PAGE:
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The Lehann Maupin gallery in the Lower East Side is hosting an exhibit by South Korean artist Lee Bul. Until June 21, 2014, curious viewers can enjoy this forth exhibit by Bul. Bul’s work is a futuristic, cyborgian investigation into the tensions underpinning utopian idealism and humanities urges to transcend the physical world. Influenced by her home nation’s meteoric rise into the modern age during the second half of the 20th century, Bul’s work continues to be striking and thought provoking.
Bul has long looked critically at the idealized version of the human form and how it decays, corrupts and dissatisfies. Her work shows how physical, spiritual and intellectual boundaries are transcended as humanity and technology continue to converge. With a distinct feeling of science fiction, Bul’s most recent exhibit continues to expand the viewers understanding of the perfect future we ultimate wish to create and inhabit. Drawing on the classic images of a utopian future, Bul intensifies the isolation and apathy of the future humanity is creating.
The installations in the exhibit hang from ceilings, mount walls, and occupy whole rooms. The grandest of the installations is Via Negative II. The immersive piece stretches into the spiritual realm, creating a maze of corridors all fixed with fractured, mirrored surfaces. The labyrinth leads into a central chamber, filled with illuminated mirrors, given the sense of infinity and a closeness to some central spiritual entity. The effect is jarring and disorientating in the best kind of way. The piece is suggesting that the devine in unknowable, alluding to the apophatic theology, which posits that the Devine transcends being and can only be defined by stating what it isn’t. This unknowable quality of the devine is why Bul uses mirrors so heavily. Mirrors dont have any color or form to them independently and can only be understood through their relationship to the viewer.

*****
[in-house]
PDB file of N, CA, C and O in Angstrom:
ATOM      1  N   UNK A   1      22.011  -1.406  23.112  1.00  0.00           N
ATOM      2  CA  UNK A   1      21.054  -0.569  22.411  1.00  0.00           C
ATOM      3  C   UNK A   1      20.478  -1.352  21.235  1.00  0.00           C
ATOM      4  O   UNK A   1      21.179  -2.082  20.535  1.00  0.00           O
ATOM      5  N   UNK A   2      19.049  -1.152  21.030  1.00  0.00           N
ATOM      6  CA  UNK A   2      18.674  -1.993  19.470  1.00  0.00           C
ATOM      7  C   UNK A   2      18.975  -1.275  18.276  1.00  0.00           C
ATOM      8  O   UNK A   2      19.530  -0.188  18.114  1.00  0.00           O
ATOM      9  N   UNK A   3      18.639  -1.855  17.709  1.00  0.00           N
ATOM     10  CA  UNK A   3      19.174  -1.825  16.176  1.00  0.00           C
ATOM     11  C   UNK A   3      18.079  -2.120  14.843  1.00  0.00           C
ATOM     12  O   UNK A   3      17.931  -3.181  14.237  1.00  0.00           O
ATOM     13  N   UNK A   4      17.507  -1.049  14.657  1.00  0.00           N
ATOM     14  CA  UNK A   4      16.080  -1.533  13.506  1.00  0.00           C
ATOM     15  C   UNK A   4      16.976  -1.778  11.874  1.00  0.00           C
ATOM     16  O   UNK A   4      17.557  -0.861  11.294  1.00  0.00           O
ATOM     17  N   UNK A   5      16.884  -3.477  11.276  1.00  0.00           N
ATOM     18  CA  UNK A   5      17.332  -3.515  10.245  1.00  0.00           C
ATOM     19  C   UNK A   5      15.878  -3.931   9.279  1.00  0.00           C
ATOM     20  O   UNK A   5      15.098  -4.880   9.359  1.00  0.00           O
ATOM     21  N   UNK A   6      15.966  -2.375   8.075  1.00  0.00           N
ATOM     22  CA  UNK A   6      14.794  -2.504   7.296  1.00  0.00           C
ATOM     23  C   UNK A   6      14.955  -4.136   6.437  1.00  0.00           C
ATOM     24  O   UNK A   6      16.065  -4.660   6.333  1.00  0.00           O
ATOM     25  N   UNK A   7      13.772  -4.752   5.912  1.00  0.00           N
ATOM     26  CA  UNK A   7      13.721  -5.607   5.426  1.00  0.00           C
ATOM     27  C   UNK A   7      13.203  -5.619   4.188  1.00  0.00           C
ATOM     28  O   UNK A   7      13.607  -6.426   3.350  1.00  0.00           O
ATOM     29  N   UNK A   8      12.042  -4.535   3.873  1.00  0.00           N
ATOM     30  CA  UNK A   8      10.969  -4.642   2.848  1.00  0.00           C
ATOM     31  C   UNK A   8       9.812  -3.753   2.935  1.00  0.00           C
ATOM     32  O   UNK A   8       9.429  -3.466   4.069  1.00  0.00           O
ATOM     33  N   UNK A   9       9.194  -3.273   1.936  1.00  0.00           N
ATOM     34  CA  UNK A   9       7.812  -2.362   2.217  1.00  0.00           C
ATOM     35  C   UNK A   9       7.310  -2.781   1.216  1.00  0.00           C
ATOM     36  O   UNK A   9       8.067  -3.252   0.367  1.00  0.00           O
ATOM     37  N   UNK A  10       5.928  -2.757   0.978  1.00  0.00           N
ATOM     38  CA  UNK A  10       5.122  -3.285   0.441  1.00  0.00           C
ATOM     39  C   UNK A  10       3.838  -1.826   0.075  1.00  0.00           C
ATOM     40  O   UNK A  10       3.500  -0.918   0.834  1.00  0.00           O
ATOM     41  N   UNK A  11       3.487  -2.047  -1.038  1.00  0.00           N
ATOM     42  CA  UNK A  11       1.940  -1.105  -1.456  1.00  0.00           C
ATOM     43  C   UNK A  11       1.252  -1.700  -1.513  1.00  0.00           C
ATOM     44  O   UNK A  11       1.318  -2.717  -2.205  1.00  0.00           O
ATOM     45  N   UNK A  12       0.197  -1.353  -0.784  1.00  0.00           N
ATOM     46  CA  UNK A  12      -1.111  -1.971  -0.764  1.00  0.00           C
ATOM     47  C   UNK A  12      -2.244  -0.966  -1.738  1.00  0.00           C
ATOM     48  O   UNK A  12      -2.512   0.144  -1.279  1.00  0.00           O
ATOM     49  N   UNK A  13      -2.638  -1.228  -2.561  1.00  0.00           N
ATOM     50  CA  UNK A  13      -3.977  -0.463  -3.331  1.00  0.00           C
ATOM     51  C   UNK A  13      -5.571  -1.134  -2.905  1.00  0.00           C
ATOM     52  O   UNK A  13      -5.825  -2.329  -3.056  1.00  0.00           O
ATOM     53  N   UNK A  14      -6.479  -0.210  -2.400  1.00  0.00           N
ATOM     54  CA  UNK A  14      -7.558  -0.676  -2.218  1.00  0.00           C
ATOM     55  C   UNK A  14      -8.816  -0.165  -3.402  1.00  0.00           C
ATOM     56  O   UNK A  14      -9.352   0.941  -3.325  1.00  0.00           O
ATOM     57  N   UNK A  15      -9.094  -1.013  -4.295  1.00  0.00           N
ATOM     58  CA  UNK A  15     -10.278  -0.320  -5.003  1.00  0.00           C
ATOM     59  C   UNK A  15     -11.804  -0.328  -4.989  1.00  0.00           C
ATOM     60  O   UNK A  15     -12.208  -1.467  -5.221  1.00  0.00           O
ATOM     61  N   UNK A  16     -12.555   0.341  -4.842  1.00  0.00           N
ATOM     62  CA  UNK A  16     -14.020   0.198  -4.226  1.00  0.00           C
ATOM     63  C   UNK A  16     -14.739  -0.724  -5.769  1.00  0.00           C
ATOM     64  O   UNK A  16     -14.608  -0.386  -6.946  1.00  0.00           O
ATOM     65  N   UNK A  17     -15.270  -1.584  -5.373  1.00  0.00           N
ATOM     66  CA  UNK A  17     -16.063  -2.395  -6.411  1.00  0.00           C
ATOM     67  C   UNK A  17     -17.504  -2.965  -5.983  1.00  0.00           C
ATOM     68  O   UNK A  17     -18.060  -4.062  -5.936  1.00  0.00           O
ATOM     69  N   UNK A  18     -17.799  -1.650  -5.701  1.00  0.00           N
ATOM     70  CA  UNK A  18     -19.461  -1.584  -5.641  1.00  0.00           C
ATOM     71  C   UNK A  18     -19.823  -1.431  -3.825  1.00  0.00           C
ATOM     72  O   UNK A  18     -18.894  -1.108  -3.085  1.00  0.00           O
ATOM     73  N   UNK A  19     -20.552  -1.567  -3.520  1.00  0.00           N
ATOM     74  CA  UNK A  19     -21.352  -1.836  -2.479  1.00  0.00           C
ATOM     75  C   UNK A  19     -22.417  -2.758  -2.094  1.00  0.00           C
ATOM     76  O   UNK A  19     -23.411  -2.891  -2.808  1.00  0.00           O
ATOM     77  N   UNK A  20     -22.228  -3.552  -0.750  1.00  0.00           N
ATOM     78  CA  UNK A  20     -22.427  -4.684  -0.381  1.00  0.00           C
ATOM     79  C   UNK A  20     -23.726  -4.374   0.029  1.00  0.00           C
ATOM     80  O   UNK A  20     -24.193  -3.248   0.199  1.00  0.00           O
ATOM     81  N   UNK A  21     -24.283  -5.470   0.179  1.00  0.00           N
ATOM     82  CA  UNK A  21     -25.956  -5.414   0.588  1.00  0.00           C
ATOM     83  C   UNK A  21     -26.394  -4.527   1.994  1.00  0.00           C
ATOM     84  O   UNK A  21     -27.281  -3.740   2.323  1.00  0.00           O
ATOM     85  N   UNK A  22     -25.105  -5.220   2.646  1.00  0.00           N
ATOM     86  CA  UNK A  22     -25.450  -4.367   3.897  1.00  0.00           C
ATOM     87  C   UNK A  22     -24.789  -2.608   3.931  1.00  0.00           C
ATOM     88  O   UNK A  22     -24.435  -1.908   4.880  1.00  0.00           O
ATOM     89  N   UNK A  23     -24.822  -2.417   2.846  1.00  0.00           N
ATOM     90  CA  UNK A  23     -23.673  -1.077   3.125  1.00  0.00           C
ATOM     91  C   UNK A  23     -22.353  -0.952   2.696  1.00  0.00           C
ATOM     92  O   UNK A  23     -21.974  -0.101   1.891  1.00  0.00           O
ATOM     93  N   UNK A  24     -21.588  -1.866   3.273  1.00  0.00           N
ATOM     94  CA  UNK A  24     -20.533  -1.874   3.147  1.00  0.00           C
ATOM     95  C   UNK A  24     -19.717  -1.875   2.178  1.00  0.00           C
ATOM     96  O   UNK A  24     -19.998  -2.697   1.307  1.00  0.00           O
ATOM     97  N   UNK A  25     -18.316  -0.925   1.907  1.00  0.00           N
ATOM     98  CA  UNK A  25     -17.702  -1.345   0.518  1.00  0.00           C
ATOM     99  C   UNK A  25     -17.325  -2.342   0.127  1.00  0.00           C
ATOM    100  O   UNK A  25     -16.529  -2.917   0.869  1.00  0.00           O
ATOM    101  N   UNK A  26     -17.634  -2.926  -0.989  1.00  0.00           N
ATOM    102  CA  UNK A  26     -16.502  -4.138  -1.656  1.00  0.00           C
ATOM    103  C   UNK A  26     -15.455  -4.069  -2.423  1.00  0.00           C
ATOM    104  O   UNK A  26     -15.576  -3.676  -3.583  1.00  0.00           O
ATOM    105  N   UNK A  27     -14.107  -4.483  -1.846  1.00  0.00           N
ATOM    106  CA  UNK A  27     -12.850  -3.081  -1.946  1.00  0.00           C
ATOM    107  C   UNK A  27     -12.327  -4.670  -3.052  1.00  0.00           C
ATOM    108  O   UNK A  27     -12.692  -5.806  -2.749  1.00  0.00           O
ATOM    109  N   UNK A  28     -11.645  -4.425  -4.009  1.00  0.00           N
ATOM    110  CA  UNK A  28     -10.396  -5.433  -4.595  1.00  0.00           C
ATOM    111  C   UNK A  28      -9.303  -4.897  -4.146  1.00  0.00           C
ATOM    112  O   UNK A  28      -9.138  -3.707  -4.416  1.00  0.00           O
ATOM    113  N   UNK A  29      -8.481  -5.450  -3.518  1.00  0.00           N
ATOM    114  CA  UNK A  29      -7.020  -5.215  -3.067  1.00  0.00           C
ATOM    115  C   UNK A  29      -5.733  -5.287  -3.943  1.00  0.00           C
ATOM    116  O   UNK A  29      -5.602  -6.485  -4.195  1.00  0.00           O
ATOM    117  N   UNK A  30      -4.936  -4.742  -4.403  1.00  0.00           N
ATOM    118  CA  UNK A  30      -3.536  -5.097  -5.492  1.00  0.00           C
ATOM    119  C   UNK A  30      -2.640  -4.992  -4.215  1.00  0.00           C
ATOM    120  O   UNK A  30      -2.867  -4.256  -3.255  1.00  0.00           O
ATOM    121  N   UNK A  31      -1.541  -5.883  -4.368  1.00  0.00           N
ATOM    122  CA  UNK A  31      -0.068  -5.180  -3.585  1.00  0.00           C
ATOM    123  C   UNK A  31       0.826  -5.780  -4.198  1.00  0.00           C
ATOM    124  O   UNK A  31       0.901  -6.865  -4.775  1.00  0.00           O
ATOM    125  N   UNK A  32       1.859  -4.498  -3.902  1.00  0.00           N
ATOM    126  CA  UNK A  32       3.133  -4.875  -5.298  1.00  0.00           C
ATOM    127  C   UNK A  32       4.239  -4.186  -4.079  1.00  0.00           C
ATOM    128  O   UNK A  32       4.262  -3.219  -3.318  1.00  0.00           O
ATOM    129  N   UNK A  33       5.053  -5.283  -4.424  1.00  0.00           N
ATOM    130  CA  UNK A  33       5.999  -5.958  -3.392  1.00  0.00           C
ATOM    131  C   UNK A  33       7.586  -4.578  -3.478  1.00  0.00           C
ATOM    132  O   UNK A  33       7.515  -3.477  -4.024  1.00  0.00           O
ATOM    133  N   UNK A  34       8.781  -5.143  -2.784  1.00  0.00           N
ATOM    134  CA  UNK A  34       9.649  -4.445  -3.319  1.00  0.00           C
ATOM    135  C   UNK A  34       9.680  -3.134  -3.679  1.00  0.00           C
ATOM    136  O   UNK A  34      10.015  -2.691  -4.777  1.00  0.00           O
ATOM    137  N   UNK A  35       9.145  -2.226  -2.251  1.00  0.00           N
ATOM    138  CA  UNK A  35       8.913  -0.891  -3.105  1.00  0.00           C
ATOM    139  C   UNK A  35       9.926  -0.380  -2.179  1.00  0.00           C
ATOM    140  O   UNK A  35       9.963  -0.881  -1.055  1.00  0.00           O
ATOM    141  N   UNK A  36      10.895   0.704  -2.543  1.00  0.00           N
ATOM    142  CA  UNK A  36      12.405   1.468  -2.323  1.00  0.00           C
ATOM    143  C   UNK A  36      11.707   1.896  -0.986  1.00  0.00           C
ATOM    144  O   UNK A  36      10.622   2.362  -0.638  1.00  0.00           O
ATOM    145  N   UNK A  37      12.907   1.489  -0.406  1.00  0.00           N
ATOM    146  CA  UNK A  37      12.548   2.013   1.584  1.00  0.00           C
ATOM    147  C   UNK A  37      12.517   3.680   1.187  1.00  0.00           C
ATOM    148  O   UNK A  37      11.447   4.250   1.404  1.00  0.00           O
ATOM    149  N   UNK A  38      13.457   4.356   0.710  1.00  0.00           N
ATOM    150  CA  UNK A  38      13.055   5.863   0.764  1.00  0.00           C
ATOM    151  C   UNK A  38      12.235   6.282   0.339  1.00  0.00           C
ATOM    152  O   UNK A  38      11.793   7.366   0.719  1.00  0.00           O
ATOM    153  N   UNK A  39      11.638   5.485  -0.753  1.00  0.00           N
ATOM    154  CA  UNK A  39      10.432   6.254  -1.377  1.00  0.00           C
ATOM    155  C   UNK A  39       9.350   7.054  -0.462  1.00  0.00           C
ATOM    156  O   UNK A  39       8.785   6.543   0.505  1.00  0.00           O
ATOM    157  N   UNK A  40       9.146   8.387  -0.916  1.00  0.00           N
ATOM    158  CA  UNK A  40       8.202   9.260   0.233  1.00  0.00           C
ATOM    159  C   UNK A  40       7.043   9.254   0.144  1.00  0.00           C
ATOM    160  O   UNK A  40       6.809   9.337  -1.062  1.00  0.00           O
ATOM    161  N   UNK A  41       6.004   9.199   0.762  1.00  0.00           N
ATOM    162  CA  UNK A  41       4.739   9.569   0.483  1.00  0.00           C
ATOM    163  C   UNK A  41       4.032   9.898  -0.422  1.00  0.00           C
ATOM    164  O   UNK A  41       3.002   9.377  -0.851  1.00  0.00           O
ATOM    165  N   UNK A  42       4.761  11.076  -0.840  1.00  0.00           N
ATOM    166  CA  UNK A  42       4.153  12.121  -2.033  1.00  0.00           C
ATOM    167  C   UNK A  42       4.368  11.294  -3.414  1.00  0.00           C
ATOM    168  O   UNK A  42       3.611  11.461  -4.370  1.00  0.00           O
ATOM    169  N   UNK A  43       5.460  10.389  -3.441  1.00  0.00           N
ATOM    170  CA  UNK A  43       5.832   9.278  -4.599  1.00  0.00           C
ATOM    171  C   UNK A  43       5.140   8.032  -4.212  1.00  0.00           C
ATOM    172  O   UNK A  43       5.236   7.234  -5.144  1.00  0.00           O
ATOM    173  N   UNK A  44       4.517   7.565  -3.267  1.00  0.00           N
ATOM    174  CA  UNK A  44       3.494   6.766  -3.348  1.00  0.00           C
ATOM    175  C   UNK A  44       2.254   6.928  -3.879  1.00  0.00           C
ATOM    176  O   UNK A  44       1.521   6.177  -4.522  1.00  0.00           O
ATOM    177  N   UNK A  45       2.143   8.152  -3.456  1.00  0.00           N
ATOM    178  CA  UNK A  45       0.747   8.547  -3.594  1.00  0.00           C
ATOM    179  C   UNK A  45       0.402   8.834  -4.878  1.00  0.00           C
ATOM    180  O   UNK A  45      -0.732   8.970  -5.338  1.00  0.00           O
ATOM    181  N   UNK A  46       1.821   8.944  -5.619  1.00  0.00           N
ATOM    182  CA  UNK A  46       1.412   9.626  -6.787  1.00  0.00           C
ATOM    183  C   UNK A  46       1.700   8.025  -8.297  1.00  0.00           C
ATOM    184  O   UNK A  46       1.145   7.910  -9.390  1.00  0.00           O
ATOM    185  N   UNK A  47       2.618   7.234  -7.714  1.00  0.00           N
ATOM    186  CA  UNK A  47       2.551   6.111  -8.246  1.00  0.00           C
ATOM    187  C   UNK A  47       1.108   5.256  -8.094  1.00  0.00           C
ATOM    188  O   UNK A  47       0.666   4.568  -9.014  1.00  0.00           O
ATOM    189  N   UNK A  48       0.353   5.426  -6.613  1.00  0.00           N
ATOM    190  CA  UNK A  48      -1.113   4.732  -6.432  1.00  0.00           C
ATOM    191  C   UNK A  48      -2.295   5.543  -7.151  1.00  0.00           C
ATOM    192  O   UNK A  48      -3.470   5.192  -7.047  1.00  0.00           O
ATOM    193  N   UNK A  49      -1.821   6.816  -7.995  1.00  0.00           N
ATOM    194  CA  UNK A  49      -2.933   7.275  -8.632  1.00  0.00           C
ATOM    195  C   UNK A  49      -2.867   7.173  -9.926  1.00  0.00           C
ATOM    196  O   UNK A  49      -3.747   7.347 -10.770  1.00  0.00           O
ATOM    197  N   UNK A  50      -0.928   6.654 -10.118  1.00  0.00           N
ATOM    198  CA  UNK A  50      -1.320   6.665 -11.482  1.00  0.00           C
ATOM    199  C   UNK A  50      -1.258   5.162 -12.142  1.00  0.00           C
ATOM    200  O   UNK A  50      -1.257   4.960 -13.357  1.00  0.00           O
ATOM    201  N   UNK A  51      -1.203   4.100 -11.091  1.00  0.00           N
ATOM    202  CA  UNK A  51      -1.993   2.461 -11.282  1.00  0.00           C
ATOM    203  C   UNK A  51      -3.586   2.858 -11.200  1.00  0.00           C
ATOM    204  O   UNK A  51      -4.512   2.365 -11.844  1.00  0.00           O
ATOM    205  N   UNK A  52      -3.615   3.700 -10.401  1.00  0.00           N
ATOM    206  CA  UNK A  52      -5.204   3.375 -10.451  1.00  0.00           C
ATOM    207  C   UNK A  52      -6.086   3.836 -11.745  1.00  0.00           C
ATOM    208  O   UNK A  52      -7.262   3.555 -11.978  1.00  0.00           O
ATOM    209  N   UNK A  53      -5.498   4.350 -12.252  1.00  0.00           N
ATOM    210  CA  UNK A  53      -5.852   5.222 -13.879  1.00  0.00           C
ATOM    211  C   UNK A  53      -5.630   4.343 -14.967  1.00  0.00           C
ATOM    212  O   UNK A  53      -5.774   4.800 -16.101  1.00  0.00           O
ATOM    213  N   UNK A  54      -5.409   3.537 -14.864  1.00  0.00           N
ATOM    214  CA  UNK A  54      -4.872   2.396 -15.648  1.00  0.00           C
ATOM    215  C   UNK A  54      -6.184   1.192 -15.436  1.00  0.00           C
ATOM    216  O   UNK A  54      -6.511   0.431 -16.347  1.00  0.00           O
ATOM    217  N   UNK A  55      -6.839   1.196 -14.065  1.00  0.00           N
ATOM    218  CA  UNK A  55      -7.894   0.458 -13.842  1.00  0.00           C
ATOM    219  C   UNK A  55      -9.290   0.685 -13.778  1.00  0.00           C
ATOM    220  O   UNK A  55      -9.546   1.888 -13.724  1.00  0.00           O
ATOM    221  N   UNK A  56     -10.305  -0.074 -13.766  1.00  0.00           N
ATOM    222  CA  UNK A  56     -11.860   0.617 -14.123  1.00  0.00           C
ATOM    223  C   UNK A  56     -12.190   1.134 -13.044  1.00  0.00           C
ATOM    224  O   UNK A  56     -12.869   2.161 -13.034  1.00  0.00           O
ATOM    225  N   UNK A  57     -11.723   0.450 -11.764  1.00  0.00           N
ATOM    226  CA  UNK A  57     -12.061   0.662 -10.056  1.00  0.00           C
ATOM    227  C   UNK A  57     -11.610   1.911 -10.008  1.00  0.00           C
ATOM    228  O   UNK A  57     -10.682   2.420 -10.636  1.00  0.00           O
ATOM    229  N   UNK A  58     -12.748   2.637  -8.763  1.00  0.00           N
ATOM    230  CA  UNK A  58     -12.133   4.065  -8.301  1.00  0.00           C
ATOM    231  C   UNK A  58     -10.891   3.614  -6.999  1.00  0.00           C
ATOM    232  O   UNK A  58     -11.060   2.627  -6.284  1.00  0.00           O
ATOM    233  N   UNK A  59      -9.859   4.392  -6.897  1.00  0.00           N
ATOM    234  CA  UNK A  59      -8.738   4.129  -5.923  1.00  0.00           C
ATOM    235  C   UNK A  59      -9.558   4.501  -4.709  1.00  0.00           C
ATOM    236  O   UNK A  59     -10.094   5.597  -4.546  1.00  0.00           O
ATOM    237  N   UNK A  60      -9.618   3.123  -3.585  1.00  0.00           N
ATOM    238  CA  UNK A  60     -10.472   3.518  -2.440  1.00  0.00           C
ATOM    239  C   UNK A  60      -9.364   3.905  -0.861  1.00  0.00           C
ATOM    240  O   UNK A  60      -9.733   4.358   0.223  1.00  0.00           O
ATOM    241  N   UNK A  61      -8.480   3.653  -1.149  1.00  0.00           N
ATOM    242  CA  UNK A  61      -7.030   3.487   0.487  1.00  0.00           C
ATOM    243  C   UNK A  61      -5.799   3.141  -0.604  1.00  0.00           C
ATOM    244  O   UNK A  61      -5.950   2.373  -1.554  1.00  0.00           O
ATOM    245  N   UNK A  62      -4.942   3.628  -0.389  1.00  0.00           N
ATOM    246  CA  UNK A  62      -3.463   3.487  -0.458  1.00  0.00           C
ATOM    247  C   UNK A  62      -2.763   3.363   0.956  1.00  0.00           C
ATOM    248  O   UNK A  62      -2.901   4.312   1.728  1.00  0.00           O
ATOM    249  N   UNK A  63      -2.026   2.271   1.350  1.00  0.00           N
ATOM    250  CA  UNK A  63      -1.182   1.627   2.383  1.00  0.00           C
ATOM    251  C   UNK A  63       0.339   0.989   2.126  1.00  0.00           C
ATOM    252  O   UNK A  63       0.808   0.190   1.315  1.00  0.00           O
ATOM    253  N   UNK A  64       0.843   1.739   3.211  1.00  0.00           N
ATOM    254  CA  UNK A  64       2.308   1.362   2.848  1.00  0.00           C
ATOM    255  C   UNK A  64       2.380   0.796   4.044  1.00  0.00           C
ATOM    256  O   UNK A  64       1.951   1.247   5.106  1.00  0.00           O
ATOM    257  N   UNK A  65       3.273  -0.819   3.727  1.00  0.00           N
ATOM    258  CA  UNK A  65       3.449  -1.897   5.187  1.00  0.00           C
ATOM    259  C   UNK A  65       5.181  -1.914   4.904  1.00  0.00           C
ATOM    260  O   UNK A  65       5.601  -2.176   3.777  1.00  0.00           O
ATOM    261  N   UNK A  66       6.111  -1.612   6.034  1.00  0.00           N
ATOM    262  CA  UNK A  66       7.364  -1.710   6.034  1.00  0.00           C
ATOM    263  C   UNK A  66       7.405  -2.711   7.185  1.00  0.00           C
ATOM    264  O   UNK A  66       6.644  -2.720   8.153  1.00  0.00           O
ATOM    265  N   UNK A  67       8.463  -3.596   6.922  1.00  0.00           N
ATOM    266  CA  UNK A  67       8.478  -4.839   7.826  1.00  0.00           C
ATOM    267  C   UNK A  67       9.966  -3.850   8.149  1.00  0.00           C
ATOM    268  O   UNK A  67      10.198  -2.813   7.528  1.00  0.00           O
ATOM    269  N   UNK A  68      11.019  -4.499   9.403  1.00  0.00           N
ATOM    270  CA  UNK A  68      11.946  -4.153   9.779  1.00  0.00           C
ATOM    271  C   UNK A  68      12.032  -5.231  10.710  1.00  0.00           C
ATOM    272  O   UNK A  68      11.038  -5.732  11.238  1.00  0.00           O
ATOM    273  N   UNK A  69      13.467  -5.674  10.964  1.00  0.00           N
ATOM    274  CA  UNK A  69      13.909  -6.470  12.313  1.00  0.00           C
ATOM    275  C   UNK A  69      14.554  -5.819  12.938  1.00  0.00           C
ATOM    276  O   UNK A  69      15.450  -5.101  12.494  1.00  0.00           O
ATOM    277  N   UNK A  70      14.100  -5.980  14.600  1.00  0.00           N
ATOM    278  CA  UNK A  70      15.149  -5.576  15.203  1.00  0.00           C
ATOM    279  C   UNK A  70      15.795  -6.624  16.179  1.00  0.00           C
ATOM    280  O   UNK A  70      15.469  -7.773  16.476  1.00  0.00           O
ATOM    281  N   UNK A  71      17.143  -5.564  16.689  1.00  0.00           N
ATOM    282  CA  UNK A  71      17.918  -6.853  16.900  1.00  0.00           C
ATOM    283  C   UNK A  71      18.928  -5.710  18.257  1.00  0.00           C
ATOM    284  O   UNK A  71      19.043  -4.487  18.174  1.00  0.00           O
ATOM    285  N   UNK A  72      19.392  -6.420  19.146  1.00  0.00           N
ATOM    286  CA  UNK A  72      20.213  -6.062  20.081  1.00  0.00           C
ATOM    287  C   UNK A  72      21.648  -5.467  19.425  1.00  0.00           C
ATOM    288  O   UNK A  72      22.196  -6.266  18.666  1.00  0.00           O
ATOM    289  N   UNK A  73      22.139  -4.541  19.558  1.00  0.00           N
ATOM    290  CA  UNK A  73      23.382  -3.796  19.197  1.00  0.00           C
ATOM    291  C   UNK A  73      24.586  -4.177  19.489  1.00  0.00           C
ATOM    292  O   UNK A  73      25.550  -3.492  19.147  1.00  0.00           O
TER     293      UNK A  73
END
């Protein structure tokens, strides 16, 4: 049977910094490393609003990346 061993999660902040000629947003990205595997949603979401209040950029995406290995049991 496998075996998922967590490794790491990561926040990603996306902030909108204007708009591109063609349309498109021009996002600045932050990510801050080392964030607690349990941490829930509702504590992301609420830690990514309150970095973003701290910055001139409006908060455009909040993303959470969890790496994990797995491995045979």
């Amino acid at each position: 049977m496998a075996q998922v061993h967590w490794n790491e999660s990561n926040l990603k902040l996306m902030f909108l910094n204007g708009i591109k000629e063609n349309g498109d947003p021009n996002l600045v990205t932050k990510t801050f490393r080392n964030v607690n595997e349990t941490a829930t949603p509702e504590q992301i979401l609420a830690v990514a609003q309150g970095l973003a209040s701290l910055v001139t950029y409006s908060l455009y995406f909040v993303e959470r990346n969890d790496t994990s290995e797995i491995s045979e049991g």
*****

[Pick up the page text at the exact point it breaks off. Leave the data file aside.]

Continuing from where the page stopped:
The exhibit, taken as a whole, encourages the viewer to think about the fading dichotomy between humanity and technology and the philosophical implications of those blurring lines. Bul’s latest work only solidifies her place as one of South Korea’s most prominent artists.
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